From Graph 1, by comparing air volume flow rate for a particular temperature difference of interests, the Johnson Medical Guided AirflowTM Ventilation system will only require 1800m3/h (for a clean area coverage of ~ 33m2), which is 1/5 of the required air volume flow rate for Laminar Airflow systems (for a clean area coverage of ~ 7.8m2) in order to achieve low bacterial (cfu) count.

To achieve consistently low bacterial count independent of activity in the operating theatre, the LAF systems require a massive airflow of 9000 m3/h, which resulted in high energy consumption and consequential high operating costs. Ljungqvist and Öhlund [6] also reported that the airflow rate for LAF systems have to be increased from a normal 2000 m3/h to 9000 m3/h to obtain a steady reading of 0.2 cfu/m3. These LAF systems are not only expensive to install, they are also expensive to run, maintain and often give rise to noise problems and a non-ideal working environment for medical staff.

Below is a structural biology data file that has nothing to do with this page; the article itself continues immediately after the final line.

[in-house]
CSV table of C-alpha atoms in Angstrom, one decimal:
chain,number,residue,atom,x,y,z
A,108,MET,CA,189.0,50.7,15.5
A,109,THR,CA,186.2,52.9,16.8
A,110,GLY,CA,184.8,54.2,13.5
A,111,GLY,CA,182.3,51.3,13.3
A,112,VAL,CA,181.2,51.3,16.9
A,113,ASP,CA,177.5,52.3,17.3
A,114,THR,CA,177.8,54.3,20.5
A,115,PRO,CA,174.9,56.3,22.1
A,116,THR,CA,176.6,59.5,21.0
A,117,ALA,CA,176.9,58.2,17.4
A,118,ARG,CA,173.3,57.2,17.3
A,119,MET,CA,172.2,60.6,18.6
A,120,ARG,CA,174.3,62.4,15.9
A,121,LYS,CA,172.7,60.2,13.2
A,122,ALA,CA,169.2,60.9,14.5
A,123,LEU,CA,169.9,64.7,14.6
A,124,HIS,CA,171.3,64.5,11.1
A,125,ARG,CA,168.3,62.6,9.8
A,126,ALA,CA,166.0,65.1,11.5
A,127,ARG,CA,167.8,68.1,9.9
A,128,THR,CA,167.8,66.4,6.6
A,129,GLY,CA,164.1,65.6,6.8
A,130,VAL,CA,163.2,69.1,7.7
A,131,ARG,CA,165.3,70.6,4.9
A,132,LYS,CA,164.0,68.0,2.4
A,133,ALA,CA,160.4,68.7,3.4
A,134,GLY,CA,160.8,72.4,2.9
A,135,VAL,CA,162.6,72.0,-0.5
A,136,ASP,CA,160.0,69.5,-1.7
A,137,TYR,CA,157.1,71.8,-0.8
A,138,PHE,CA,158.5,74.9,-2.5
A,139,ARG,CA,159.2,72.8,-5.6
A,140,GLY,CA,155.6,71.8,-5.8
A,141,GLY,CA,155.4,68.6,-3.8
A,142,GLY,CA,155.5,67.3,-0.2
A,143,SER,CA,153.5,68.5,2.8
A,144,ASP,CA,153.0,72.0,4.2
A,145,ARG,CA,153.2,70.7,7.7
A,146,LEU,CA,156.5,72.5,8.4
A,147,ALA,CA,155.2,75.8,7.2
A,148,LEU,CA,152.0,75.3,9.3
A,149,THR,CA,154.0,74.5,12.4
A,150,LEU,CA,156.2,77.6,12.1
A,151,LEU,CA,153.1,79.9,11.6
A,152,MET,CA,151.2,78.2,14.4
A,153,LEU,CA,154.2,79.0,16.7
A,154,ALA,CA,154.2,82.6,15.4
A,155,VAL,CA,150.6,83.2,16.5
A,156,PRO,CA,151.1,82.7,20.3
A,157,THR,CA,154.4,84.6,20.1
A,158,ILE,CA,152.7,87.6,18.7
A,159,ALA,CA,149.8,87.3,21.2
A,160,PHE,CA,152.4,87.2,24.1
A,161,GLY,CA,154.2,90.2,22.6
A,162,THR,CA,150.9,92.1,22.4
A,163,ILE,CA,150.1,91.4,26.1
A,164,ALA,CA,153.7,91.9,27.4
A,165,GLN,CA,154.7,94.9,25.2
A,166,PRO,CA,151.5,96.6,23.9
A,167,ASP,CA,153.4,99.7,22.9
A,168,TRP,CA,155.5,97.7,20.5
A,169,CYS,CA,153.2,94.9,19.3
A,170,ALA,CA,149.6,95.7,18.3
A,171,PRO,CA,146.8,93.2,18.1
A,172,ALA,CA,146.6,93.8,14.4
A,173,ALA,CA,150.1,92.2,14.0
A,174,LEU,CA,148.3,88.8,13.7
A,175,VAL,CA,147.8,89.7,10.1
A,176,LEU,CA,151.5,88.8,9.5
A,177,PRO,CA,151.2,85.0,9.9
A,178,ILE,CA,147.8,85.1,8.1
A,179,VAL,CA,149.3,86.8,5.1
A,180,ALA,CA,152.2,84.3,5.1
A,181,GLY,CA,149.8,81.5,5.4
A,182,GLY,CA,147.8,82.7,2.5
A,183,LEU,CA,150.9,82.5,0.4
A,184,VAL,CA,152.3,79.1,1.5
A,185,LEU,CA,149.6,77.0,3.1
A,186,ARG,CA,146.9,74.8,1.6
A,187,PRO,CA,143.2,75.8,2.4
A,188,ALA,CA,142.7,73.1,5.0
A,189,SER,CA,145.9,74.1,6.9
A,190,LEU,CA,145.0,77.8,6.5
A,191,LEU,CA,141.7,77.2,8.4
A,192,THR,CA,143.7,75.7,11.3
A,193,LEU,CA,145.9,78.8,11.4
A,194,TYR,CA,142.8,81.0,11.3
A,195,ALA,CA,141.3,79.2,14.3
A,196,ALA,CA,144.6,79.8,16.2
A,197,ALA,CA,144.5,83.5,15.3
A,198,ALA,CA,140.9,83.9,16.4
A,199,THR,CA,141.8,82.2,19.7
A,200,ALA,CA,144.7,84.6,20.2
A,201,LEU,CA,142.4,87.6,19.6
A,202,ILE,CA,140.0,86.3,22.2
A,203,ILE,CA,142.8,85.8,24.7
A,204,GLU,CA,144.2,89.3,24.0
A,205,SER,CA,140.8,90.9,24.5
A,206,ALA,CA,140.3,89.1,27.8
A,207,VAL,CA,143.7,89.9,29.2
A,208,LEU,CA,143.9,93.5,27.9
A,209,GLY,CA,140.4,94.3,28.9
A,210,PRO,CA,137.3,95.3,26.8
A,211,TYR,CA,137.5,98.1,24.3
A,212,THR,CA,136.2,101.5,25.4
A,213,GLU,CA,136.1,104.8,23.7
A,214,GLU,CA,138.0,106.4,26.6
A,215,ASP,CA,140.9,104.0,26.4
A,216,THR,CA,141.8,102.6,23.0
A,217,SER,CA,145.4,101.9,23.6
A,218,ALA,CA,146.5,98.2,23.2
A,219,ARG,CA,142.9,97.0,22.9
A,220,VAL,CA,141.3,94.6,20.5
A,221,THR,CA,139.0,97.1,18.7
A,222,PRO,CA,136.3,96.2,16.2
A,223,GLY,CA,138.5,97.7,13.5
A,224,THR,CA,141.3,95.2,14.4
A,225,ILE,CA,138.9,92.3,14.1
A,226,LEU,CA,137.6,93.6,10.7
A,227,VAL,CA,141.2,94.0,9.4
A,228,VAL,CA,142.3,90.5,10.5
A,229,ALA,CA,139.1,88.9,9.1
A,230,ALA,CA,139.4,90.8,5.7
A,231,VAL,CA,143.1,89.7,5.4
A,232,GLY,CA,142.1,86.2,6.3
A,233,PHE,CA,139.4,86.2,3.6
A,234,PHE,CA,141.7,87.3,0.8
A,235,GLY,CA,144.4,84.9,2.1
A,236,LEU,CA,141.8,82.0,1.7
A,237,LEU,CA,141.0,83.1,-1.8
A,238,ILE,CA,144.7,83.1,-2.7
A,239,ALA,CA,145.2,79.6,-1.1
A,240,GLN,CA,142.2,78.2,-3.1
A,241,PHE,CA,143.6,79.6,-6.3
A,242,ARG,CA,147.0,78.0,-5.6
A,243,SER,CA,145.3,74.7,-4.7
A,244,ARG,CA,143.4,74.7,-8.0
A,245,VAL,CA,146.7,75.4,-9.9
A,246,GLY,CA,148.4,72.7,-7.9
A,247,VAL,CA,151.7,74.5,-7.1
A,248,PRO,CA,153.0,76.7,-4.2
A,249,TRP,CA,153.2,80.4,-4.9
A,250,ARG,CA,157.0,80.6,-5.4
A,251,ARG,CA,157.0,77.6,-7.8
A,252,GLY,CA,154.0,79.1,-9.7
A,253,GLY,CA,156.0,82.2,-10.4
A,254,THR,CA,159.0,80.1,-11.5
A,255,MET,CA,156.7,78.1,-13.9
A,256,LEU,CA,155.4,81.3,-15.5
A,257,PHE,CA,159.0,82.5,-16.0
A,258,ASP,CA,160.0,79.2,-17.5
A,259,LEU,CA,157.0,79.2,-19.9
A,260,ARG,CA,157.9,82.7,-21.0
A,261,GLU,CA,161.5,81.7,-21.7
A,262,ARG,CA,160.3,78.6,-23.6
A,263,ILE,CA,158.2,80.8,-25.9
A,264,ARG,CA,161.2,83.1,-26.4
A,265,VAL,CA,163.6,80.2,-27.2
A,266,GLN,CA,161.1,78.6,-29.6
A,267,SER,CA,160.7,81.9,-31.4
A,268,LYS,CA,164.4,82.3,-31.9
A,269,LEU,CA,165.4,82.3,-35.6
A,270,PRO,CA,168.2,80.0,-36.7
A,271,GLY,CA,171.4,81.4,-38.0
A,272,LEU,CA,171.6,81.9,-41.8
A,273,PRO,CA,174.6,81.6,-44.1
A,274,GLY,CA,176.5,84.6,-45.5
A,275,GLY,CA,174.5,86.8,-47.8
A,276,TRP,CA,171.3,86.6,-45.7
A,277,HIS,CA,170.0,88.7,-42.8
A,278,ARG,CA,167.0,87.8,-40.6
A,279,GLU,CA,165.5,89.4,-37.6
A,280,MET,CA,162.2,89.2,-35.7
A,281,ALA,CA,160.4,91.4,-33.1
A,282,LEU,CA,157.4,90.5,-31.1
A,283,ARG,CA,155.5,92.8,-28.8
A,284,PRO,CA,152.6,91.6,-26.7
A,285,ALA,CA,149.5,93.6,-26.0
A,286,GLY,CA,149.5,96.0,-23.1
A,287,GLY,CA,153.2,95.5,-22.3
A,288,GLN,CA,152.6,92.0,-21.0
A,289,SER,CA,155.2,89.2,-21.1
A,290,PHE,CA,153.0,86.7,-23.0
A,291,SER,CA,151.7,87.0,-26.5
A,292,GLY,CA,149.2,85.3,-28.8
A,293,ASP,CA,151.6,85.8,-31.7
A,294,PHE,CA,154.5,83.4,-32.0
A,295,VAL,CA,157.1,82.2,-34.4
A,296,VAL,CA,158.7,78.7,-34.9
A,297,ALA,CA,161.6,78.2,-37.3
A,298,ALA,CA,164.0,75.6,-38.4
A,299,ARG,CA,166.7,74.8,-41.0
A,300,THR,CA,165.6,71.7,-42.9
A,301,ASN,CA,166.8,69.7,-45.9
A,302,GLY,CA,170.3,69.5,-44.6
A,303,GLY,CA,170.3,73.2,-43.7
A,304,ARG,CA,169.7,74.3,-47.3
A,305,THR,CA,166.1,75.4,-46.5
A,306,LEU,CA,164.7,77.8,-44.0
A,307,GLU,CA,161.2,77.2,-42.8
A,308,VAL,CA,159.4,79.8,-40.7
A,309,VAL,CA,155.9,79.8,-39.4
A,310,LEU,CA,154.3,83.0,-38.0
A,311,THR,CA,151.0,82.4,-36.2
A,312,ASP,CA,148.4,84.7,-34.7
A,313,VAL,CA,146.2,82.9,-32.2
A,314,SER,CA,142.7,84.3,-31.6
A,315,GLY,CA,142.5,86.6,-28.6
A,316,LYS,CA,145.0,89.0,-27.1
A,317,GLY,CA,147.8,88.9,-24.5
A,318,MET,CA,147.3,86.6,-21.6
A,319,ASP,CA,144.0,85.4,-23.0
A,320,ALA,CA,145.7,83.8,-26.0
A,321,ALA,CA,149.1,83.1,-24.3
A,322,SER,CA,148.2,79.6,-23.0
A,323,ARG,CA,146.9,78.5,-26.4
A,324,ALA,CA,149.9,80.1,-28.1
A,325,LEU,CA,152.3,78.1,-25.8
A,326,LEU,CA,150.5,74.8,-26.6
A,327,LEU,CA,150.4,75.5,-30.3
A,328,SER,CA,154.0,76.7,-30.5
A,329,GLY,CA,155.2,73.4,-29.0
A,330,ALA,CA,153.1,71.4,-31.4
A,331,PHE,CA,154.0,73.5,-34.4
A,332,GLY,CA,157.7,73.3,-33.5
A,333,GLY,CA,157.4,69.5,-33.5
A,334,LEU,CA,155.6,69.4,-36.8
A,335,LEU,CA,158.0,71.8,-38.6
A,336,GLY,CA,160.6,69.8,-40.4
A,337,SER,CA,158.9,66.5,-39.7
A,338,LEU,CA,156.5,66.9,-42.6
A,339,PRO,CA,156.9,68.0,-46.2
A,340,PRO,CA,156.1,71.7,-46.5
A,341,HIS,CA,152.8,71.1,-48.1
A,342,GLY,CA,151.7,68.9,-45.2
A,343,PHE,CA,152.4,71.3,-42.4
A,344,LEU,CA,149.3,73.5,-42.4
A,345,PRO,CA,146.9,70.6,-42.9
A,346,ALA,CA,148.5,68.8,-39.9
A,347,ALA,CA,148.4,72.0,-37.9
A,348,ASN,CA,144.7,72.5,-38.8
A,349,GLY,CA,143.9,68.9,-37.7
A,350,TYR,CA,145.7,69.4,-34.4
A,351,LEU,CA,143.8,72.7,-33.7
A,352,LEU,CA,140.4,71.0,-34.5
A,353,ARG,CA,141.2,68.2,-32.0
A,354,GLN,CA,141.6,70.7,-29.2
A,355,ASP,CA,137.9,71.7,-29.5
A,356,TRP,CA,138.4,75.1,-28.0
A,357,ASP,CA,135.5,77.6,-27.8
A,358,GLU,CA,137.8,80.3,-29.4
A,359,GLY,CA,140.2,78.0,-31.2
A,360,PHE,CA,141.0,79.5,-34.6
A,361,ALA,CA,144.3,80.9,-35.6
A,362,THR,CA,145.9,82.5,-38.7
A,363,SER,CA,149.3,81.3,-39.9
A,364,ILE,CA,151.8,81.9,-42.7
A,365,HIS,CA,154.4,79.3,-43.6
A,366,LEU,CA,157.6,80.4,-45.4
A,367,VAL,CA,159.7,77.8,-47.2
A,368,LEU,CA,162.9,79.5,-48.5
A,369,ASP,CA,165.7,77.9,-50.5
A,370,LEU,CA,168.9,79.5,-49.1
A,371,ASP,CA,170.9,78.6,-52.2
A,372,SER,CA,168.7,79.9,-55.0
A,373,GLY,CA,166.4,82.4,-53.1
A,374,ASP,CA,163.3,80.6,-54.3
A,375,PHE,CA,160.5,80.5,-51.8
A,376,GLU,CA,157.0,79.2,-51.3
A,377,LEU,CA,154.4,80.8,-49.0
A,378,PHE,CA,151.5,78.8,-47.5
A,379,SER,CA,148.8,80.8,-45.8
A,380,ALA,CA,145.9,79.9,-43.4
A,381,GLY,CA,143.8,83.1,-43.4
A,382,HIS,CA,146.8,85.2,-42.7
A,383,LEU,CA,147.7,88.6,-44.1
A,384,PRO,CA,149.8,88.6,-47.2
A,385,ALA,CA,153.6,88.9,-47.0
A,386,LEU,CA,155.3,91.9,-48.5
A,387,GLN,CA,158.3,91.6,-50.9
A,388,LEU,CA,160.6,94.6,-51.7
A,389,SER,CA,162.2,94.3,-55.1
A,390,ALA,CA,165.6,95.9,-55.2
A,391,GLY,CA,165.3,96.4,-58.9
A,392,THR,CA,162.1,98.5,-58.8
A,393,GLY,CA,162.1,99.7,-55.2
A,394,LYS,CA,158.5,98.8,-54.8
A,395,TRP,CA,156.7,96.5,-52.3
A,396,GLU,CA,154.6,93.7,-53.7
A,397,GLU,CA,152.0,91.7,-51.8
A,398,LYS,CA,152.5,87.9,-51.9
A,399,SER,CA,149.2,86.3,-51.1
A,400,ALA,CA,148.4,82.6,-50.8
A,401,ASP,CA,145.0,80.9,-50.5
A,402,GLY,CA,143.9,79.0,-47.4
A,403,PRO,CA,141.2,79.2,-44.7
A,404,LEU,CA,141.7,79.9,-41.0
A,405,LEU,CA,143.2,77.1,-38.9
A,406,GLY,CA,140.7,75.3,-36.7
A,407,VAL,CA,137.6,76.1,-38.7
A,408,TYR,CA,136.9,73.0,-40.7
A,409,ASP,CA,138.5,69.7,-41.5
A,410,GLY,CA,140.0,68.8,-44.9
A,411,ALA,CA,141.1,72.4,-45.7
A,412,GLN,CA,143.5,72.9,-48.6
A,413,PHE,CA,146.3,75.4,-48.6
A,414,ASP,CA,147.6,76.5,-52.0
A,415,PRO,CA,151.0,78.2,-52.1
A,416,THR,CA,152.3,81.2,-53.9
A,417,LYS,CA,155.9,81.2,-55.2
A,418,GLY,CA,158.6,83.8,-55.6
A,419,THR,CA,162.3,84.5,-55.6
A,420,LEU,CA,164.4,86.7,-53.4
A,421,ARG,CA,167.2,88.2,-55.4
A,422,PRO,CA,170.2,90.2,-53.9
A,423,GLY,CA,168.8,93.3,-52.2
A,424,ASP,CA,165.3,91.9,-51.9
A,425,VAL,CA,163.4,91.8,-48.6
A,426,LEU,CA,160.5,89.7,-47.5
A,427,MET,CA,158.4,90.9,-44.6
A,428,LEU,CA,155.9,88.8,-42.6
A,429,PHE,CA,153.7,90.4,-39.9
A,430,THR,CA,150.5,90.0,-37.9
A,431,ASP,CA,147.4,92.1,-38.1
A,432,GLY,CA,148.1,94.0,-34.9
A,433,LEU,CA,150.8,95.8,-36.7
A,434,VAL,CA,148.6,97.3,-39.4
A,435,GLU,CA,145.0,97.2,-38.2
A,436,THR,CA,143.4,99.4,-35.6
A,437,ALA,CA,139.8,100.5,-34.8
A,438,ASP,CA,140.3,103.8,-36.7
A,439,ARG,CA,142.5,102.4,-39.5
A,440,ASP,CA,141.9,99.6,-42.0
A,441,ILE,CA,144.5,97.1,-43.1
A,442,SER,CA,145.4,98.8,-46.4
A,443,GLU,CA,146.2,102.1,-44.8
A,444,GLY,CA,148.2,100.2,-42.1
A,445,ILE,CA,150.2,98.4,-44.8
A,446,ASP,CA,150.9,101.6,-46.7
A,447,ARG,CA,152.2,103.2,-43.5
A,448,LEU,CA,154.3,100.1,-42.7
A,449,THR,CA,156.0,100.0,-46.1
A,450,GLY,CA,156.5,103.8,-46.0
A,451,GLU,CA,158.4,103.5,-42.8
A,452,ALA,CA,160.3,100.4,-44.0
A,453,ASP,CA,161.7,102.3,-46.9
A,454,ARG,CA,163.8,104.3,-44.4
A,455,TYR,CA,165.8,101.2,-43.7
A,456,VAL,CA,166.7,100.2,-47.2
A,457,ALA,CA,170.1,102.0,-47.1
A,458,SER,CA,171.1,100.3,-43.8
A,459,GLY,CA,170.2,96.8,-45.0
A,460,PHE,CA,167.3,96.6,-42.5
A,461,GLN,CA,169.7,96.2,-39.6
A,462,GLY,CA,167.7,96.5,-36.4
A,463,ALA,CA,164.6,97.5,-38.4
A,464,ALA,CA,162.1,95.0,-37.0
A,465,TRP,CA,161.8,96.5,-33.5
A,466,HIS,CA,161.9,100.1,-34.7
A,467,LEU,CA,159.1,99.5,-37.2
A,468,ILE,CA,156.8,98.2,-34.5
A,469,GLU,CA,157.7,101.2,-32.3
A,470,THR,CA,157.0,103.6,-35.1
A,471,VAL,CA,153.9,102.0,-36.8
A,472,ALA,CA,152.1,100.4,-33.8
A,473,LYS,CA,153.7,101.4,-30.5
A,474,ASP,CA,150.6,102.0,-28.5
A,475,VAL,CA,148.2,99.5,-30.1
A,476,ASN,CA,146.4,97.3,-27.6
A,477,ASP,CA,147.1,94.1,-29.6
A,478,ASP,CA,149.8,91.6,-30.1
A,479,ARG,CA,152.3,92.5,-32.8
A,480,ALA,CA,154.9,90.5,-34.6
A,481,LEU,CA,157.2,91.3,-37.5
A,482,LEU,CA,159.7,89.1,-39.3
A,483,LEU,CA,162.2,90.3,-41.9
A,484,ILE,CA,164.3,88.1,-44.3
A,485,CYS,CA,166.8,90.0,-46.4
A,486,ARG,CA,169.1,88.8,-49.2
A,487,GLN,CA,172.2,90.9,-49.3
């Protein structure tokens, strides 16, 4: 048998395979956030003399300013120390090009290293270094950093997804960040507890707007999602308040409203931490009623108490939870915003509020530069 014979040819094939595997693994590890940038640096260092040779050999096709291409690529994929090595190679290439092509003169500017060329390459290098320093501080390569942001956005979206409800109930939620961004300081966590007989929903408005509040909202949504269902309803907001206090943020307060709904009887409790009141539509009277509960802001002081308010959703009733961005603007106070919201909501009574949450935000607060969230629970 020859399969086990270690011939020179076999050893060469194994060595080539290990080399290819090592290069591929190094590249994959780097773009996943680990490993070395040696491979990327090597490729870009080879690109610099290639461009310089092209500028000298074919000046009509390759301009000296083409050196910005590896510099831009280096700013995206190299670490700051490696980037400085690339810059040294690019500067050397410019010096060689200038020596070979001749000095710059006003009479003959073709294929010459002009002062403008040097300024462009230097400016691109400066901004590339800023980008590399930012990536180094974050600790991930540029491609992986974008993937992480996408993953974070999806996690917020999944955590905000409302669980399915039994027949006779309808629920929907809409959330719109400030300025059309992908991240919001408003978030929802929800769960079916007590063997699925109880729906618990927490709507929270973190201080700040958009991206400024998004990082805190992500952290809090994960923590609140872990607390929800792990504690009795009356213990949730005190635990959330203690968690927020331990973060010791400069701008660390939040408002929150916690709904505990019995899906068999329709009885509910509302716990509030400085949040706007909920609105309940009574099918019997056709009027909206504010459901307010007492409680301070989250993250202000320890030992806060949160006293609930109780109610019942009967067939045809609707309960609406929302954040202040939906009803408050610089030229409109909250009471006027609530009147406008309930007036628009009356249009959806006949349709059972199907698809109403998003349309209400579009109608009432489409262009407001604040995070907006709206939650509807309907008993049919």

In contrast, the Johnson Medical Guided AirflowTM Ventilation Systems are capable to achieve a bacteria count of 0.5 cfu/m3 with an exceptionally low airflow rate of 1800 m3/h. The results were obtained irrespective of the level of activity in the operating theatre. The Johnson Medical Guided AirflowTM Ventilation System is employing the slit injection technology, which has proven to be highly efficient. In 1990, Ljungquist and Hillerbrandt [7] presented in the International Symposium on Contamination Control, Zurich, Switzerland, that among all the air diffuser systems tested, the best results were obtained with the supply-air systems with slit injection. Better adaptation to the work routines of the operating theatre has also been achieved in the slit injection supply-air systems. One example of this is that the instrument-laying table is always flushed with sterile air from the air circulation point of view.